But it’s not like Lee Marvin didn’t have his own problems. Lee Marvin had plenty. Just ask Jane Fonda, or Jean Seberg, or John Cassavetes. Or, if you don’t like people whose names begin with the same letter as Jesus, ask Angie Dickinson. Anyway, this all happened so long ago, it’s like it was another lifetime. I’ve put on weight, my hair is white now, and when I get my picture taken, it always looks like I’m lying in a coffin, like when Polly, our Ukrainian cleaning woman, showed us a photograph of her husband back in the Ukraine, and he really was lying in a coffin. We caught Polly stealing some of Mom’s jewellery, and that was the end of Polly in our home. She wasn’t very good anyway — sometimes we’d find cobwebs up near the ceiling after she left.

Our next cleaning woman was Clara, and Clara was from Argentina, and she never stole anything, not even if we deliberately left something out to test her. That’s the difference between Ukrainians and Argentinians. Also, when Clara found my Playboy collection hidden under my bed, she didn’t tell my parents. She just put the magazines in order by year and month and straightened out the stack. Bruce Jay Friedman, who is a very good writer — I’ve read four of his novels — used to always write for Playboy. I always noticed his name at the top of his articles — it was such a Jewish name. It surprised me to see people with Jewish names writing in a magazine with nudie girls. My favourite Playmate was a lady from Hoboken, New Jersey. I think she’s selling real estate now.

The thing about selling real estate is you have to really love what you’re doing, because it’s only genuine enthusiasm that is going to compel someone to fork out the kind of money necessary to own their own house. And you have to be able to look at the bright side of things — you have to always find the rainbow in the goddamn bug-infested swamp. If you lose your excitement about selling real estate — like, if you were really good once but now there’s no challenge left — it’s time to do something. People who don’t think positively can’t be in the real estate business. Sure, they might be able to sell a ramshackle bungalow here and there, but they could never be really successful. They should go into a business they can be more passionate about, like owning a hardware store or testing makeup products on animals.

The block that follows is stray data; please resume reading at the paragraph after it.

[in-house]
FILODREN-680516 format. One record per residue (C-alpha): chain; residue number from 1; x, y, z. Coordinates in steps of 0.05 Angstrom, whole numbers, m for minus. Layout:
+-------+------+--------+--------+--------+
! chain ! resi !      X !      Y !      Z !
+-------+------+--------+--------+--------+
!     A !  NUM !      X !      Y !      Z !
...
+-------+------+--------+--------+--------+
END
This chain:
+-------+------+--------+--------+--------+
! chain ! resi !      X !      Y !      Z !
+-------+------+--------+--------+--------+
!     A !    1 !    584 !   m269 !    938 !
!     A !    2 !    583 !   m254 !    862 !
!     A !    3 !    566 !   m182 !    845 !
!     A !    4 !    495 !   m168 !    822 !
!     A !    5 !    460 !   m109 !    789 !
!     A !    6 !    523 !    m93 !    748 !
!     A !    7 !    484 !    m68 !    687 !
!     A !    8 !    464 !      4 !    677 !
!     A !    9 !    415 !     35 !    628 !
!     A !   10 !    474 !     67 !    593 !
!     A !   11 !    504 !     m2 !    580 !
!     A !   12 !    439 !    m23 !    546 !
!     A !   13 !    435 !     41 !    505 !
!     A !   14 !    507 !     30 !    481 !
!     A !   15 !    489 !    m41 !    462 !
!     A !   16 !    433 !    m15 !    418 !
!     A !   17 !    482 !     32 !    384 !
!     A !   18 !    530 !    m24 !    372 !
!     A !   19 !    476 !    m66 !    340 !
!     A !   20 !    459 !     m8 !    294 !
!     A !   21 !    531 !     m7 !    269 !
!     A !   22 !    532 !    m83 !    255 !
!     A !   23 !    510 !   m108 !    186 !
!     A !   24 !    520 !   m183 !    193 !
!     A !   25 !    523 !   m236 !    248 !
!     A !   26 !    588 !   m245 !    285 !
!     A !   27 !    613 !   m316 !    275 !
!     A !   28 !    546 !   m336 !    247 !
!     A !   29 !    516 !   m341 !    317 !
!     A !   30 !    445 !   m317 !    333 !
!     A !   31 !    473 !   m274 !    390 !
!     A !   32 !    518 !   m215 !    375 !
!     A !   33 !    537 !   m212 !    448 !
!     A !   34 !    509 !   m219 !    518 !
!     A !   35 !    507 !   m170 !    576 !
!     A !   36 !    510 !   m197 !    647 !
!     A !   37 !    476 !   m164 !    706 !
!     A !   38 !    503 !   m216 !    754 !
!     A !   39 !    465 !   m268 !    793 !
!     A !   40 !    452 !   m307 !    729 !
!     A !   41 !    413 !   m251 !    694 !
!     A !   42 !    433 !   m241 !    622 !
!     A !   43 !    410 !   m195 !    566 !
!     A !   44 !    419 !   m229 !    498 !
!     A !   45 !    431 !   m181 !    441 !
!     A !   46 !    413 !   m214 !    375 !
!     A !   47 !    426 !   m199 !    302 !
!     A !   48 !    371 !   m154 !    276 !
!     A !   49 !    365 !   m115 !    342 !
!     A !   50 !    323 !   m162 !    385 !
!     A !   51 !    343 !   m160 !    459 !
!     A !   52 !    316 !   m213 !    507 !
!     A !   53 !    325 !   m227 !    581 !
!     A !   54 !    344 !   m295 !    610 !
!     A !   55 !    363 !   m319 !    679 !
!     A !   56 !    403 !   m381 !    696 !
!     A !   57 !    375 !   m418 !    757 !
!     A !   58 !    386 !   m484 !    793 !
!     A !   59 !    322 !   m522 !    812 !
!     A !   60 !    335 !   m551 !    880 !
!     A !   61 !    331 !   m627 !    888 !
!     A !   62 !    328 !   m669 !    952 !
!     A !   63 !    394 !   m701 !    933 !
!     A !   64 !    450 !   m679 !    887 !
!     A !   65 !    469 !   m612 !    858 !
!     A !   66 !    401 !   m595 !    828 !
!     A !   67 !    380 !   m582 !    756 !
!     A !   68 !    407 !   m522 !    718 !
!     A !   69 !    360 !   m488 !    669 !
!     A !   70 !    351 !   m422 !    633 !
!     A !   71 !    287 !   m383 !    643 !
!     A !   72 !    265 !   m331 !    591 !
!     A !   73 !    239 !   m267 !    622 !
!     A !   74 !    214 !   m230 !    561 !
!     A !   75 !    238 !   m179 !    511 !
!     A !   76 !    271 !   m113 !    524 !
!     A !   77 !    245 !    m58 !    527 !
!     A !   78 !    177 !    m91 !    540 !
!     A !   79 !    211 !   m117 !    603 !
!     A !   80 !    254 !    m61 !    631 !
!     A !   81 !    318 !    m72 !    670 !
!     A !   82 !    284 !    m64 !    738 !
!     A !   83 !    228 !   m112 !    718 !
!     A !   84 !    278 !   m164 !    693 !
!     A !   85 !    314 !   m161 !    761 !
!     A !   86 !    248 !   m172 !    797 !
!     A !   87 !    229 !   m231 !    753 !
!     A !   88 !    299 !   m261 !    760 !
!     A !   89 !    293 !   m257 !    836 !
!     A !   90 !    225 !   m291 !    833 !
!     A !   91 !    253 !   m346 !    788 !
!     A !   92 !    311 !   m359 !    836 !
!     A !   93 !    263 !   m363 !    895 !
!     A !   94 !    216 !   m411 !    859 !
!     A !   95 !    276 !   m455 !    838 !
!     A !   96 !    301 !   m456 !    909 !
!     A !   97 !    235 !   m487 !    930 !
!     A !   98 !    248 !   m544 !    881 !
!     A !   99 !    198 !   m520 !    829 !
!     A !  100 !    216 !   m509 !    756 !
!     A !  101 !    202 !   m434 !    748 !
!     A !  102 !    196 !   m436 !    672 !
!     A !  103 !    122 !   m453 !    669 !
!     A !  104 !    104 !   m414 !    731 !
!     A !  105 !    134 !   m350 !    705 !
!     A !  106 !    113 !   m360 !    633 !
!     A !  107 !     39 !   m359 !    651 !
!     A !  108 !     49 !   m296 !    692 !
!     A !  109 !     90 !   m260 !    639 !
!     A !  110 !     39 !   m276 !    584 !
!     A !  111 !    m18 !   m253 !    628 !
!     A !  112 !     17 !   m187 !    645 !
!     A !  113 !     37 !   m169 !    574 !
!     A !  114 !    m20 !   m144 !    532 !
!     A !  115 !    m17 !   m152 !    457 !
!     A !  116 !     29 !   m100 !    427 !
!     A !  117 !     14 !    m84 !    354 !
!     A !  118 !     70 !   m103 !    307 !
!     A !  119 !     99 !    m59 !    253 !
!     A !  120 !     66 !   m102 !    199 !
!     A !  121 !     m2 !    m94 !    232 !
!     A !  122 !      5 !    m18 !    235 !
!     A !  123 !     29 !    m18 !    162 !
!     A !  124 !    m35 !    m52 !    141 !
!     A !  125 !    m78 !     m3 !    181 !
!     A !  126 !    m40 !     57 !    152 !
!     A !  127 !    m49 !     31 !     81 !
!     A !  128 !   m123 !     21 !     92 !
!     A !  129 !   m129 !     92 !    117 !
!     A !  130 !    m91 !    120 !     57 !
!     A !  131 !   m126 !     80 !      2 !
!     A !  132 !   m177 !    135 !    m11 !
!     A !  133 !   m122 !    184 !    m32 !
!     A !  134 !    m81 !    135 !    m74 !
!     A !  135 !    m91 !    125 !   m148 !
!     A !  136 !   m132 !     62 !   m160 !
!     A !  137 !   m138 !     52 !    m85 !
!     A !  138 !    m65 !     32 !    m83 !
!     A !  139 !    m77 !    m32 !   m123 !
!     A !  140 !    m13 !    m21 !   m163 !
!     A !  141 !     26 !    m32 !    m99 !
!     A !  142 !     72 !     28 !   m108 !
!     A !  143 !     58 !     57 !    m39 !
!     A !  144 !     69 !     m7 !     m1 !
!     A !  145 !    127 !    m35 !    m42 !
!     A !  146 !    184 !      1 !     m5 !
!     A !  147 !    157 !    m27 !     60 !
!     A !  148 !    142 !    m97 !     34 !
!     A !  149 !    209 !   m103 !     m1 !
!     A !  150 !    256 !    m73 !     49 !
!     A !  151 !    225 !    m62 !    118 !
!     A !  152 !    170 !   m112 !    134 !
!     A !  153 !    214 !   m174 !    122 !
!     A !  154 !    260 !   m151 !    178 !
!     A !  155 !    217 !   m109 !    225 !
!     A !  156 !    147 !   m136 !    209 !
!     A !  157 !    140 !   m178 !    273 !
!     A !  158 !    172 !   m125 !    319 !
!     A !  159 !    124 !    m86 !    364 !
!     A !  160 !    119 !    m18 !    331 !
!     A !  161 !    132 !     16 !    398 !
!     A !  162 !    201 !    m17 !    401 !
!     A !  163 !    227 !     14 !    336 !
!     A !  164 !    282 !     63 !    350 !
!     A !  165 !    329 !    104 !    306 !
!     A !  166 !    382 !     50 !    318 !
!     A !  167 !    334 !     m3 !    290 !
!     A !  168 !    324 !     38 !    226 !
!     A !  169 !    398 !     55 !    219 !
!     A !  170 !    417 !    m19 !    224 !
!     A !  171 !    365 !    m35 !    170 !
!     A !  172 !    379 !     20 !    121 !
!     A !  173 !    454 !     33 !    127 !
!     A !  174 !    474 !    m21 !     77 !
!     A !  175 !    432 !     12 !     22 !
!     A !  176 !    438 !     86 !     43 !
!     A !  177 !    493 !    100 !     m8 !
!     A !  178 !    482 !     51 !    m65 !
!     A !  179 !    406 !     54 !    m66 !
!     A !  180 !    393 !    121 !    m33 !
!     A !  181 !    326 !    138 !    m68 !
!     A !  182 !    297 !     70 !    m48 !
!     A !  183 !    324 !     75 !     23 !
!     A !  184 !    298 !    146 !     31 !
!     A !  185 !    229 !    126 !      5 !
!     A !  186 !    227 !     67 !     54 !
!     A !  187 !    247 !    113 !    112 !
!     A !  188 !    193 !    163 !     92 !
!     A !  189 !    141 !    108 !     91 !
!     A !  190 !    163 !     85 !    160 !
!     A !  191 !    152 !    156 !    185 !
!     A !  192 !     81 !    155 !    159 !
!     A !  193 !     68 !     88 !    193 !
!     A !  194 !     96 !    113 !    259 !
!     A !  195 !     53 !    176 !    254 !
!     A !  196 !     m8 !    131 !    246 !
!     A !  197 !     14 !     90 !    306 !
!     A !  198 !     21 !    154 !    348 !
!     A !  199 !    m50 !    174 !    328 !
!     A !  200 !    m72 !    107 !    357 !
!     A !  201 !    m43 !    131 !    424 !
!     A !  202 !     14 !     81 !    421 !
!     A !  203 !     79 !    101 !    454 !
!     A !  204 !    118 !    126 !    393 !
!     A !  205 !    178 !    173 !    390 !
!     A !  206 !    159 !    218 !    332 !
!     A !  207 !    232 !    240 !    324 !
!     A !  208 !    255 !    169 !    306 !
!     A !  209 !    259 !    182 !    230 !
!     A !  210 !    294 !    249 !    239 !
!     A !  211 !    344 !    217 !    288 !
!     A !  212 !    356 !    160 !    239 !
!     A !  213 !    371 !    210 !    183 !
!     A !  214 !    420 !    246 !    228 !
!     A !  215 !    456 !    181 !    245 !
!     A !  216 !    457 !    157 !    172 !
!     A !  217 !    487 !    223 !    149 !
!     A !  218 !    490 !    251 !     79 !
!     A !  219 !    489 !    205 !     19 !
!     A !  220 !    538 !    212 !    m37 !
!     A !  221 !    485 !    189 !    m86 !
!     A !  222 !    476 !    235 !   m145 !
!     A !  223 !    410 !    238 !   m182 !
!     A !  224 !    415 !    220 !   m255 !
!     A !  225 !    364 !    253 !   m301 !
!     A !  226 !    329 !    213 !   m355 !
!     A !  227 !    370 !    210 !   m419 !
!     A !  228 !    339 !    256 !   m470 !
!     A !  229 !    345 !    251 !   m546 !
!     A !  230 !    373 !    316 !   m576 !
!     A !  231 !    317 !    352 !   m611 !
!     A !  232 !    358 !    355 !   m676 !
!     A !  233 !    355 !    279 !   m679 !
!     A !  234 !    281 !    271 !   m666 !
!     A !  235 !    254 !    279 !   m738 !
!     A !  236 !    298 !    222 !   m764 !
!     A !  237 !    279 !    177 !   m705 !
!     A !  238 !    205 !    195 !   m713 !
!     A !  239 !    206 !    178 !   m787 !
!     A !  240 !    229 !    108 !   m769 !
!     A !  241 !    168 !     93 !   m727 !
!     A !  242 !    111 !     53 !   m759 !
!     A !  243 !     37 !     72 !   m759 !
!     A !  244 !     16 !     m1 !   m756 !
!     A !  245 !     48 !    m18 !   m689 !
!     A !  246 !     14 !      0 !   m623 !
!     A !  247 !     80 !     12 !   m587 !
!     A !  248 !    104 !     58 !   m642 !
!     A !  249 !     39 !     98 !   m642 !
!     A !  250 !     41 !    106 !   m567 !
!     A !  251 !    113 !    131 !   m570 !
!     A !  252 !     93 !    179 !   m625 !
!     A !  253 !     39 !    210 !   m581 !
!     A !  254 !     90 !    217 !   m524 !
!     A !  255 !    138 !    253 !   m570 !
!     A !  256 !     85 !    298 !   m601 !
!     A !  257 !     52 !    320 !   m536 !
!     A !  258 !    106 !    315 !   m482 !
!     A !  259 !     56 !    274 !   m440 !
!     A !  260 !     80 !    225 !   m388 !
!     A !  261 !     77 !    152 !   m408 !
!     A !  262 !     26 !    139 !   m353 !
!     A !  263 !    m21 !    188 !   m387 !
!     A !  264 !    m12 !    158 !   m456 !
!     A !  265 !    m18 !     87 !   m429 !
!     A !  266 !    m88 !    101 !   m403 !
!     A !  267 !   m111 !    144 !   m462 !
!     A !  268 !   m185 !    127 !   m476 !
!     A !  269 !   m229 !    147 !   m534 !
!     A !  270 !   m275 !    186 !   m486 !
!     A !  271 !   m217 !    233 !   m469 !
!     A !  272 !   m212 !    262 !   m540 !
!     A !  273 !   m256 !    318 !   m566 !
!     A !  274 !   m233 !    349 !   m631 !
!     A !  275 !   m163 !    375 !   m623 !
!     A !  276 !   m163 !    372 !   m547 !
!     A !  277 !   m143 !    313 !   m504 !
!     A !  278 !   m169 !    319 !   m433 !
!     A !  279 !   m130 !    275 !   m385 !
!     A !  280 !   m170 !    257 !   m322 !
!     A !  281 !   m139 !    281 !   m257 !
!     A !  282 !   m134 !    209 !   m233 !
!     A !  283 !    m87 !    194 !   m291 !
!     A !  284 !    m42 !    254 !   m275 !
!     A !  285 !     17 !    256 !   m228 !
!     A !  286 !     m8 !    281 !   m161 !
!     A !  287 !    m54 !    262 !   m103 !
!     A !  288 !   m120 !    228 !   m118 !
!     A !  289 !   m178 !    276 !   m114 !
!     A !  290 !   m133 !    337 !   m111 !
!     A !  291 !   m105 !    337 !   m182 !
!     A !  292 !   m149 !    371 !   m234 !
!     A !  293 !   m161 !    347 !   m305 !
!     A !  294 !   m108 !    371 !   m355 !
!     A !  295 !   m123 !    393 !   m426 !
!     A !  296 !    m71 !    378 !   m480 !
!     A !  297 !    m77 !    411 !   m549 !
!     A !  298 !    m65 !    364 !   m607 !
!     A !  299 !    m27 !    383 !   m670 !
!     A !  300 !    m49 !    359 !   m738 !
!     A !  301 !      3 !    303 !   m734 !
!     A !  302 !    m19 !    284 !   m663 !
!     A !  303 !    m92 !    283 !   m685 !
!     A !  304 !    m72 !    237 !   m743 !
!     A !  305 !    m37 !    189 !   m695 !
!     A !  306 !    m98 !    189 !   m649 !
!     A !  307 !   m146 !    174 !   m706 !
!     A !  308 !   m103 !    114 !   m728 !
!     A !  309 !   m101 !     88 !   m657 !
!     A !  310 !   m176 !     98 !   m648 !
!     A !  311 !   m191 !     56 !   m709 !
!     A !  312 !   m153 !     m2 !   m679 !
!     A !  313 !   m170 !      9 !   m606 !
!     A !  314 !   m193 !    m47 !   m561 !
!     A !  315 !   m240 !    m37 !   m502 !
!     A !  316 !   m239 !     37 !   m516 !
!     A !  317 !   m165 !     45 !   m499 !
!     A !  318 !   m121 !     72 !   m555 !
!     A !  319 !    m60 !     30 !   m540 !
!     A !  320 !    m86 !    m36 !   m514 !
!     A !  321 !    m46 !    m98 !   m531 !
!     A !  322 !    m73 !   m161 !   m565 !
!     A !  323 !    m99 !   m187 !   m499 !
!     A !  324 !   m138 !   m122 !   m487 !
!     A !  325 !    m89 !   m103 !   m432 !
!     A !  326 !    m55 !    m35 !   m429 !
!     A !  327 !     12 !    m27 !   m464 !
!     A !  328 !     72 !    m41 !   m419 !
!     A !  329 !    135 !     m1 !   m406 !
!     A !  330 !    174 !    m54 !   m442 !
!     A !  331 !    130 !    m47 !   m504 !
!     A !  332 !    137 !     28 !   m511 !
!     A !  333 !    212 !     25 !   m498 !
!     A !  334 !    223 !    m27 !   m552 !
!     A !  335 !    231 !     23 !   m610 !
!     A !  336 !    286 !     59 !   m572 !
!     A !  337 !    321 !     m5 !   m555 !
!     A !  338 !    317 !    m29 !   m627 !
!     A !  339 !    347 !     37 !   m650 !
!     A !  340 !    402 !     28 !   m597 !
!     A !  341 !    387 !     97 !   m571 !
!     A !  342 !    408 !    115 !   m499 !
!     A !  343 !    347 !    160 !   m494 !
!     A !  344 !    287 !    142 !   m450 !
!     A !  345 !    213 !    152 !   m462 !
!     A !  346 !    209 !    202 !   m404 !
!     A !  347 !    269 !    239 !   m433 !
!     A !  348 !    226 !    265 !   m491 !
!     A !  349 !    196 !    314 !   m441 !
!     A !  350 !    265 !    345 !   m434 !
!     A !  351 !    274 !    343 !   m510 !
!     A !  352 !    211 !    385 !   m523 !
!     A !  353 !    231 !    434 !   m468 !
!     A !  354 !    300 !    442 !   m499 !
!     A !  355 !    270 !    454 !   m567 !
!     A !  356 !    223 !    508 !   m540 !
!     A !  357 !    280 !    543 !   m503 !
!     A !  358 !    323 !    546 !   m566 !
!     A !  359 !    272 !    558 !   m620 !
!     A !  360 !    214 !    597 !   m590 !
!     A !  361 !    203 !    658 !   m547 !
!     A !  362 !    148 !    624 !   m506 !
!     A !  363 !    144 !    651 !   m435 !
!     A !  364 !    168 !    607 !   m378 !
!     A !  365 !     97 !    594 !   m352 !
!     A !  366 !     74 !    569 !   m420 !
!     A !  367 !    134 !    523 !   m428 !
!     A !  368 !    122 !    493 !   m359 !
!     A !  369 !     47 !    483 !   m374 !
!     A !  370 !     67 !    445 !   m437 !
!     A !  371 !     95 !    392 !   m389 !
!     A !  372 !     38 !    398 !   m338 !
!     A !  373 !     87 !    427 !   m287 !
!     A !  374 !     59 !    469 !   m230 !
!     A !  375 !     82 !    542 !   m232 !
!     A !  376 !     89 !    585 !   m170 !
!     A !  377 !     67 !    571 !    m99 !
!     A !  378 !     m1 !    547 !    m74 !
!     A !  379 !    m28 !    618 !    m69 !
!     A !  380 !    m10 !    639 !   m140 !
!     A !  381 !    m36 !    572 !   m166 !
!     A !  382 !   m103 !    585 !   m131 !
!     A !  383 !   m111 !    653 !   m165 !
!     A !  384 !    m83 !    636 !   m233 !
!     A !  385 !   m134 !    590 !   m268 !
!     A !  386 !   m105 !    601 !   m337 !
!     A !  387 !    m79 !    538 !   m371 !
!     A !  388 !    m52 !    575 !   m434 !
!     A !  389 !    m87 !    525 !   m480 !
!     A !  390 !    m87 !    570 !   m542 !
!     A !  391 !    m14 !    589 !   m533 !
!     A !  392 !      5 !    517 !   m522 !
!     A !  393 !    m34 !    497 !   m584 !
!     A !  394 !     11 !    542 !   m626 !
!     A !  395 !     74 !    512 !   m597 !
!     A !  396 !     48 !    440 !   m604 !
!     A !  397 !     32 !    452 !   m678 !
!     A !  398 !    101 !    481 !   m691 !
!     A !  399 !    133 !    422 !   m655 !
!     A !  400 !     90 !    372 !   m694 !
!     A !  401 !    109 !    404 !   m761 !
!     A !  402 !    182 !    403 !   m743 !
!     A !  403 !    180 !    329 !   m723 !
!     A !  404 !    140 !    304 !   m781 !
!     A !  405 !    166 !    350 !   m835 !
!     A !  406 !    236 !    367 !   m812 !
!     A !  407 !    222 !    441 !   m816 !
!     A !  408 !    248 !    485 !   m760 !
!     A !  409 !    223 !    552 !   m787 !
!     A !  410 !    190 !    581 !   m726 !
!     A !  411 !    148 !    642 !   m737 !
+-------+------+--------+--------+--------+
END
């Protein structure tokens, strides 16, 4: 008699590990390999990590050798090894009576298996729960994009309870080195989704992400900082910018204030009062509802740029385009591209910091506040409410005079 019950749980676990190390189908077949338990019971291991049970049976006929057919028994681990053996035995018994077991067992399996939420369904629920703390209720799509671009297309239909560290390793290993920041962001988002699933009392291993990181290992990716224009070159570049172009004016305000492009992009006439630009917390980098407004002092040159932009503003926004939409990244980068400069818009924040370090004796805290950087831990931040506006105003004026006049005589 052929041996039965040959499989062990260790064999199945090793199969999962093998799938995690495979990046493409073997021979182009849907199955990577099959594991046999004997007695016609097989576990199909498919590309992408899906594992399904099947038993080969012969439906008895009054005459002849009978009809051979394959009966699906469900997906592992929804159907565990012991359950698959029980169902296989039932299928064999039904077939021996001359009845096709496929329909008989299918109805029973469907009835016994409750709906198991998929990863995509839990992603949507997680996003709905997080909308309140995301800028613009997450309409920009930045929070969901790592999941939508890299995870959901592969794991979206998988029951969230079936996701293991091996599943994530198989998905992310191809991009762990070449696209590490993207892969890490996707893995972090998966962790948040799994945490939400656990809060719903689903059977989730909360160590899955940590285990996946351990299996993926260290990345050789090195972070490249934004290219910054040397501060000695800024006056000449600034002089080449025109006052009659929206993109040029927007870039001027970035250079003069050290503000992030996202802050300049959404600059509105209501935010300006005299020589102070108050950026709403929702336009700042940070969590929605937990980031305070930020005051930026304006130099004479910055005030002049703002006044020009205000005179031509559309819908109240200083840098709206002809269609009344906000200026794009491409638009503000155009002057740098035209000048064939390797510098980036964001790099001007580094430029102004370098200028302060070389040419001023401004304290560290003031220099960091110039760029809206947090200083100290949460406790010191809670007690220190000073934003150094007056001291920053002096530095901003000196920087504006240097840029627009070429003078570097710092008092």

The best Bruce Jay Friedman novel, according to me, is Stern. The former Playmate from Hoboken, New Jersey, is Janet Lupo.

May I suggest that you schedule an appointment with a career counsellor? These are people who come in all shapes and sizes, and they can make a genuine difference in your life. They may not be able to guarantee you a job, but they can help steer you towards the kind of professional pursuit that you are qualified for, and that you would find meaningful. Something you can really get behind.

Some think that a meaningful job is one that affects a lot of people, such as coming up with an important and complex theory like Einstein did, or being a prime minister, or becoming a police officer in a bad neighbourhood who really connects with the young people and encourages them to get meaningful jobs instead of being hoodlums and layabouts. A meaningful job might only be meaningful to the person who has the job, but that is enough. Meaningfulness is not measured by quantity. Being a meaningful job means being meaningful to the person who holds the job: it gives them self-respect and a purpose in life. It might just be playing a particular chord on a pipe organ once a year on the same date. It might be laying pipe for the delivery of oil. It might be sitting on a porch in a pioneer village smoking a corncob pipe like you were from the 1840s.

Early in 1840, the first issue of the American magazine Electro-Magnetic Intelligencer was published. It appeared on January 18. On the same date, but in 1961, the lie detector was first employed in the Netherlands. Another interesting fact about the Netherlands is that one in three Dutch people belong to a sports club, plus approximately 300 castles in Holland are open to the public. These are “fun facts.” You will find many more “fun facts” sprinkled about in other stories that I have written.

Stuart Ross was Fiction & Poetry Editor at This Magazine for eight years. His latest book is A Sparrow Came Down Resplendent (Wolsak & Wynn, 2016). Stuart lives in Cobourg, Ont.